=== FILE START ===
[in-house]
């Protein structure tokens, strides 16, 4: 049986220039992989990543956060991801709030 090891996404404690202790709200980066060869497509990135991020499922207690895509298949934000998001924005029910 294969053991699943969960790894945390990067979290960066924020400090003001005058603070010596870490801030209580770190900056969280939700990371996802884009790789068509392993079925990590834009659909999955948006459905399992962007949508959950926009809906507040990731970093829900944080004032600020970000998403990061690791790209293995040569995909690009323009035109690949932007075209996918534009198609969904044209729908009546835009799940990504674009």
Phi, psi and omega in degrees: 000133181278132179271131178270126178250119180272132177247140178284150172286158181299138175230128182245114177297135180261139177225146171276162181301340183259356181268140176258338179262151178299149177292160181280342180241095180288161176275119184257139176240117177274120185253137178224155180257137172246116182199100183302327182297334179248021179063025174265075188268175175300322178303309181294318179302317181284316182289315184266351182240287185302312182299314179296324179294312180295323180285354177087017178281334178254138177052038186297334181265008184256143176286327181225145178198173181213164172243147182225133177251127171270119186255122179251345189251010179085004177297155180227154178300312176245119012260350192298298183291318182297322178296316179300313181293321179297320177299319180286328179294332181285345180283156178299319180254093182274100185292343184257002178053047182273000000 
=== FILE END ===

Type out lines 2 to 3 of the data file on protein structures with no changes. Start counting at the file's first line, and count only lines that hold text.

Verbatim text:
């Protein structure tokens, strides 16, 4: 049986220039992989990543956060991801709030 090891996404404690202790709200980066060869497509990135991020499922207690895509298949934000998001924005029910 294969053991699943969960790894945390990067979290960066924020400090003001005058603070010596870490801030209580770190900056969280939700990371996802884009790789068509392993079925990590834009659909999955948006459905399992962007949508959950926009809906507040990731970093829900944080004032600020970000998403990061690791790209293995040569995909690009323009035109690949932007075209996918534009198609969904044209729908009546835009799940990504674009």
Phi, psi and omega in degrees: 000133181278132179271131178270126178250119180272132177247140178284150172286158181299138175230128182245114177297135180261139177225146171276162181301340183259356181268140176258338179262151178299149177292160181280342180241095180288161176275119184257139176240117177274120185253137178224155180257137172246116182199100183302327182297334179248021179063025174265075188268175175300322178303309181294318179302317181284316182289315184266351182240287185302312182299314179296324179294312180295323180285354177087017178281334178254138177052038186297334181265008184256143176286327181225145178198173181213164172243147182225133177251127171270119186255122179251345189251010179085004177297155180227154178300312176245119012260350192298298183291318182297322178296316179300313181293321179297320177299319180286328179294332181285345180283156178299319180254093182274100185292343184257002178053047182273000000 